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51 Q: Can Pacers transition to smallball?

Paul George

Paul George


In 2013 and 2014, the Indiana Pacers became a title contender by playing a hyper-traditional style that was at odds with the more free-flowing, position-fluid direction the league was heading. Now, they’re ripping it up and doing a complete 180 overnight while still trying to contend. They’ve moved on from David West and Roy Hibbert, and Frank Vogel has announced that Paul George will be the Pacers’ starting power forward (which George doesn’t love).

It’s a good idea in theory. Hibbert and West are hard to replace, and things felt like they had just run their course with the core that went to two straight Western Conference Finals before George’s brutal leg injury wiped out most of last season. But implementing a completely different style this fast is going to be a challenge for Frank Vogel.

Offensively, playing power forward shouldn’t be too much of an adjustment for George. The league is trending in a direction where big men are asked to play on the perimeter, and there’s potential to create mismatches inside with the speedier George against slower bigs. Defensively is where playing George at power forward can cause problems. He should do fine on the perimeter, where he can still switch onto wings. But the absence of Hibbert’s rim protection is going to result in George having to do more defensively in the paint, and that’s something he hasn’t really been asked to do over the course of his career.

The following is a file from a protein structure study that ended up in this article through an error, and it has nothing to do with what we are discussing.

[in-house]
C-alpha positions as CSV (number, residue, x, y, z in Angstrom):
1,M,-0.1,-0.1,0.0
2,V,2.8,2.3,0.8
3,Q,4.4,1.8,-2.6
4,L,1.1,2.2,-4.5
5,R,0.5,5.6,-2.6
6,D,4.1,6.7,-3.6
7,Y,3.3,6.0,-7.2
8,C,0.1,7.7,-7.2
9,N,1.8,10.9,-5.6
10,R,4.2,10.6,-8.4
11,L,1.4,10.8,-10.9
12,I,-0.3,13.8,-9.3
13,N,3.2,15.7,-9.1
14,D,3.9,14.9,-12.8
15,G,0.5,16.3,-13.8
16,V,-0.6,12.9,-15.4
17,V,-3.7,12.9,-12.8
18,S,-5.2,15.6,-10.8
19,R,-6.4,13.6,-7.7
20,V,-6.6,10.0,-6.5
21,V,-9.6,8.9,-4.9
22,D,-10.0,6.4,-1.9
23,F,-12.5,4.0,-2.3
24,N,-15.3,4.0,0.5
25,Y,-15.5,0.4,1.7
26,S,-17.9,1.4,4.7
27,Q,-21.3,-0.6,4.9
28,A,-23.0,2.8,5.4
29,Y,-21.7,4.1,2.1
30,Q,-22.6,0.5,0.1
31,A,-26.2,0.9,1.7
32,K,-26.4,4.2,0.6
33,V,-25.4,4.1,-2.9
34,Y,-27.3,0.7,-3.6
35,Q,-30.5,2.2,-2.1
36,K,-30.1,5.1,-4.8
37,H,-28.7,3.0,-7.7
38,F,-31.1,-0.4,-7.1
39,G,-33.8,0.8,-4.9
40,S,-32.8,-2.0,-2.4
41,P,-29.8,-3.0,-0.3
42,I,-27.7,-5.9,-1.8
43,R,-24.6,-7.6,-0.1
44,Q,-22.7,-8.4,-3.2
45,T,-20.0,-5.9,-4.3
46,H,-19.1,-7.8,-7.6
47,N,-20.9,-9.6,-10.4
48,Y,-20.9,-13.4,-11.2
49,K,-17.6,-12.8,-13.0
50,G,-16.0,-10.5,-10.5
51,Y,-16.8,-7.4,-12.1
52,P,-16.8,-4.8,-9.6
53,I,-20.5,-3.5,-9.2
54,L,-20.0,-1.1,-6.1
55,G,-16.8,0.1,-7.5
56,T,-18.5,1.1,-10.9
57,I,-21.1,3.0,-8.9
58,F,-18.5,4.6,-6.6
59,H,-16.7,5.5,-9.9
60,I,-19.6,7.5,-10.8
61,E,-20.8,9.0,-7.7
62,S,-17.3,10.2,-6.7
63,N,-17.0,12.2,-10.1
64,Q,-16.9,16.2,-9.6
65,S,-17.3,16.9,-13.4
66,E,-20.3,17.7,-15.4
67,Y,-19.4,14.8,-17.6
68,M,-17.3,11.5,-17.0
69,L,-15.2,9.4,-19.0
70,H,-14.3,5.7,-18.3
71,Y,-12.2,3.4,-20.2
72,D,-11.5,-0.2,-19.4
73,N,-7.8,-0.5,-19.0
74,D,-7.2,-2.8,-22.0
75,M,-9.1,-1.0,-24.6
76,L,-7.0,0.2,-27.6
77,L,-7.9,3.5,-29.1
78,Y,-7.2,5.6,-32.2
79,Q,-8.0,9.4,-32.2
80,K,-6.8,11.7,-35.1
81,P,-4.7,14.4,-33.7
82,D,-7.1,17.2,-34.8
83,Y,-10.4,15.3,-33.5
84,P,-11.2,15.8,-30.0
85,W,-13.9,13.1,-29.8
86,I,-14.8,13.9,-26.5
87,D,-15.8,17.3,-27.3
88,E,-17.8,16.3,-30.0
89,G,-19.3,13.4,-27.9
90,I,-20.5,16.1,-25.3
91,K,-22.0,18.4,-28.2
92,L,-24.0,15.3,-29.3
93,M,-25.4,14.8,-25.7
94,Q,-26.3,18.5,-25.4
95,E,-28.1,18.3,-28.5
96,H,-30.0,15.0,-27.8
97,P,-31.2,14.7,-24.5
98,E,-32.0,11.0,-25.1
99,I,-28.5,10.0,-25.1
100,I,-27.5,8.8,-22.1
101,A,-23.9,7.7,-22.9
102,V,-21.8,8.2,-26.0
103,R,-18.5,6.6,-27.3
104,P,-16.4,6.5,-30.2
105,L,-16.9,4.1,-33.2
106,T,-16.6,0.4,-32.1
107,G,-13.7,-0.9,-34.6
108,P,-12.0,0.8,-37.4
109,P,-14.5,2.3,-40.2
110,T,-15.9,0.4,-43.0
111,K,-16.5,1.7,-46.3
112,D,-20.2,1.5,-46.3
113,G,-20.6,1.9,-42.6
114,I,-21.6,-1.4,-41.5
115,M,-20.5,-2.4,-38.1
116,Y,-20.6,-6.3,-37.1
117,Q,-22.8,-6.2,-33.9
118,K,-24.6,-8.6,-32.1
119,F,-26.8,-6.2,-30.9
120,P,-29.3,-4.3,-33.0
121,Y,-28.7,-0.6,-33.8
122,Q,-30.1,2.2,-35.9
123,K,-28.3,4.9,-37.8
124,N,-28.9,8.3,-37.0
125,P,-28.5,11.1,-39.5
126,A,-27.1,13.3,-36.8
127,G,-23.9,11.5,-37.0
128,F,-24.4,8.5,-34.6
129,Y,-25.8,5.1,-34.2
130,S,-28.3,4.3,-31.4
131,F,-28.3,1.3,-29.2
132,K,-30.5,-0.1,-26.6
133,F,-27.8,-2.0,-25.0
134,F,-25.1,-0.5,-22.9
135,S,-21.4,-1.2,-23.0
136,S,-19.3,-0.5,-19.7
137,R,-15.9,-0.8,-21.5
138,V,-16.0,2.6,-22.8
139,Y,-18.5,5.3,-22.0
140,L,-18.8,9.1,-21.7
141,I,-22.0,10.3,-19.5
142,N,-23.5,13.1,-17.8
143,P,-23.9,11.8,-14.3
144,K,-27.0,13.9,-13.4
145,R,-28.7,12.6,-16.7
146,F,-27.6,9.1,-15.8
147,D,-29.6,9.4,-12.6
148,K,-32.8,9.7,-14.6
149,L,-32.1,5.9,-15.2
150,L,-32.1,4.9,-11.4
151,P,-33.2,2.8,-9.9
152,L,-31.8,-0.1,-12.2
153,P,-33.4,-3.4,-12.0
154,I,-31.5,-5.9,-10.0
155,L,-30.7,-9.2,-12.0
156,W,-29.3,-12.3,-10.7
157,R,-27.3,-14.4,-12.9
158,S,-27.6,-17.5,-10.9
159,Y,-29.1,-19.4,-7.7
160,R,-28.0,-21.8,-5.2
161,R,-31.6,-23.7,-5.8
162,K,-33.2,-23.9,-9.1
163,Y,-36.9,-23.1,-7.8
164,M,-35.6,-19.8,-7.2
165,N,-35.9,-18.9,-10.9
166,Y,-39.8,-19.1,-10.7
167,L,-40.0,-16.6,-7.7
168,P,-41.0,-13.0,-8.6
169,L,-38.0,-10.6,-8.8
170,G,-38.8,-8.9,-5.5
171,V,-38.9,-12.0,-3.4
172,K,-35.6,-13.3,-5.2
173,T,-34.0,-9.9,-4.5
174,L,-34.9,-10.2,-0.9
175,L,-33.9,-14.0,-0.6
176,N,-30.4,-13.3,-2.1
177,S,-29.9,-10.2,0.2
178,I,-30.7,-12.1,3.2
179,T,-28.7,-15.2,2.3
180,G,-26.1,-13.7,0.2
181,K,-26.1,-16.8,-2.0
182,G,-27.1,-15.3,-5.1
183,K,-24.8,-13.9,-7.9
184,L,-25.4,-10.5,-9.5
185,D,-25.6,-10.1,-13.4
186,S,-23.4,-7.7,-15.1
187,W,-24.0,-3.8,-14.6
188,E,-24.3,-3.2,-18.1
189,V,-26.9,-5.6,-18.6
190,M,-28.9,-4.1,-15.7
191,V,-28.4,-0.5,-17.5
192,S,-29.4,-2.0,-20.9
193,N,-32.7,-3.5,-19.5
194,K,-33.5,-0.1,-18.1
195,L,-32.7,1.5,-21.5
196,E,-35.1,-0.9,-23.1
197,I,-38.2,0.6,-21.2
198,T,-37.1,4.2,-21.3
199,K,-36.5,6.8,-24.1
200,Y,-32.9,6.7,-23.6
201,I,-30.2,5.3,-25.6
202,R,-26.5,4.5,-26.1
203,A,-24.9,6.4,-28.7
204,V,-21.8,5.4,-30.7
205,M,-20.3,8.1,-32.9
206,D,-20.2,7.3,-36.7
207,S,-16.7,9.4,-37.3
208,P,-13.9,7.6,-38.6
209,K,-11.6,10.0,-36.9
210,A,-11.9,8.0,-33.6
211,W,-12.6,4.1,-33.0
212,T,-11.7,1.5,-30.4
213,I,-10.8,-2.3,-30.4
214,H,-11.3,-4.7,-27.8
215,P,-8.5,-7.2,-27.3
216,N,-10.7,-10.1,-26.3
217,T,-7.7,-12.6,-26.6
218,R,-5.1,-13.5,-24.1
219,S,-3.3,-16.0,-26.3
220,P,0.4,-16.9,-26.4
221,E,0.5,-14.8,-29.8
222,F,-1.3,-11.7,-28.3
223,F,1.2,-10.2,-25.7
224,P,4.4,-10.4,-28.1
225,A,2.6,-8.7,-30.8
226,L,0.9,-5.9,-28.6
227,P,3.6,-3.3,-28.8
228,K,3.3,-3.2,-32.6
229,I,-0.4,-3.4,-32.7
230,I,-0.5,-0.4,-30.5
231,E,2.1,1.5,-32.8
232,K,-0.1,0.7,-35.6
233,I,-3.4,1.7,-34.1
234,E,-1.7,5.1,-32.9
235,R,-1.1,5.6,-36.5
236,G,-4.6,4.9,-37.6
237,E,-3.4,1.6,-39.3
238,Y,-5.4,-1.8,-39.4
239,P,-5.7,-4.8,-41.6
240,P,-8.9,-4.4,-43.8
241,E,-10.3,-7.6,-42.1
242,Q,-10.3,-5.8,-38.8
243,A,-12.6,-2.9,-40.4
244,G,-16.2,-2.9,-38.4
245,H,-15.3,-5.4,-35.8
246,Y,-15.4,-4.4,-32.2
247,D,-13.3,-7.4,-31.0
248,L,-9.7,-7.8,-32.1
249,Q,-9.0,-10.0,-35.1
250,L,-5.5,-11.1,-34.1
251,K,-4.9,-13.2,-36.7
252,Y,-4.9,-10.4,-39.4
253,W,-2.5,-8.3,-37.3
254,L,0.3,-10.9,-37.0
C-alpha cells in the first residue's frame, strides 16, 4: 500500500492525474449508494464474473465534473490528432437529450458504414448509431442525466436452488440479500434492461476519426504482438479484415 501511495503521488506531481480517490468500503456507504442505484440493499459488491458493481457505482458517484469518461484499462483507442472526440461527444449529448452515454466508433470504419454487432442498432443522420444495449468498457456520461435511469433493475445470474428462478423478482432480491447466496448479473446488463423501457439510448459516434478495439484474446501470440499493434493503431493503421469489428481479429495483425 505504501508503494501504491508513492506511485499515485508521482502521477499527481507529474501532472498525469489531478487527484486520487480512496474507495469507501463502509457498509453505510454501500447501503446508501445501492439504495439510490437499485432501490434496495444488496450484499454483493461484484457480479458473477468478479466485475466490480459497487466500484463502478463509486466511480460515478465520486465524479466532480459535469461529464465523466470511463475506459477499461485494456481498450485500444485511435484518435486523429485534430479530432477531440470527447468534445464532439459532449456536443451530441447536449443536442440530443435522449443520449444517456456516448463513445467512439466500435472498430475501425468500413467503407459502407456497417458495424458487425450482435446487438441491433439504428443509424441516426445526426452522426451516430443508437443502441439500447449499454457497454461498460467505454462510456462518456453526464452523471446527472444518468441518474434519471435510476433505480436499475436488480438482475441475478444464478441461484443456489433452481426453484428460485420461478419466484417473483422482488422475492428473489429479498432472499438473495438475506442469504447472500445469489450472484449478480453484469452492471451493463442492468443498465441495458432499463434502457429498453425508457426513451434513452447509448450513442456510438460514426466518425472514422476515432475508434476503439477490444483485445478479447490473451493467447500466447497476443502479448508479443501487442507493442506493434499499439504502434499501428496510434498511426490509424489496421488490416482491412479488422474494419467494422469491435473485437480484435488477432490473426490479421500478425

Unfortunately, for all of George’s reservations about changing positions, the Pacers basically have no choice. Unless rookie center Myles Turner is ready to contribute right away, the Pacers’ roster of bigs is comprised of Ian Mahinmi, Jordan Hill and Lavoy Allen, exactly none of whom are starter-caliber players on a good team. The loss of Chris Copeland hurts — he’s another player who would have fit well in a smallball identity.

On the bright side, the Pacers have gotten George some actual offensive help this offseason. Monta Ellis is a perfect fit on this roster, a second shot creator who can also act as a pick-and-roll partner for George. Having a secondary offensive weapon like Ellis is going to free up a lot for George, and between George Hill and the re-signed Rodney Stuckey, their backcourt rotation should be solid.

Still, it’s going to be a while before this new-look Pacers team is seriously contending. They’re probably the fourth-best team in their own division, and asking George to learn a new position after sitting out almost an entire year with a horrific injury is a lot. He’s already voiced his concerns about it, which are valid, but he’s indicated that he’s open to giving it a shot. If he truly buys in, that will go a long way towards shaping the Pacers’ new identity. But the reality is that they’re still likely a few years off from the vision being realized.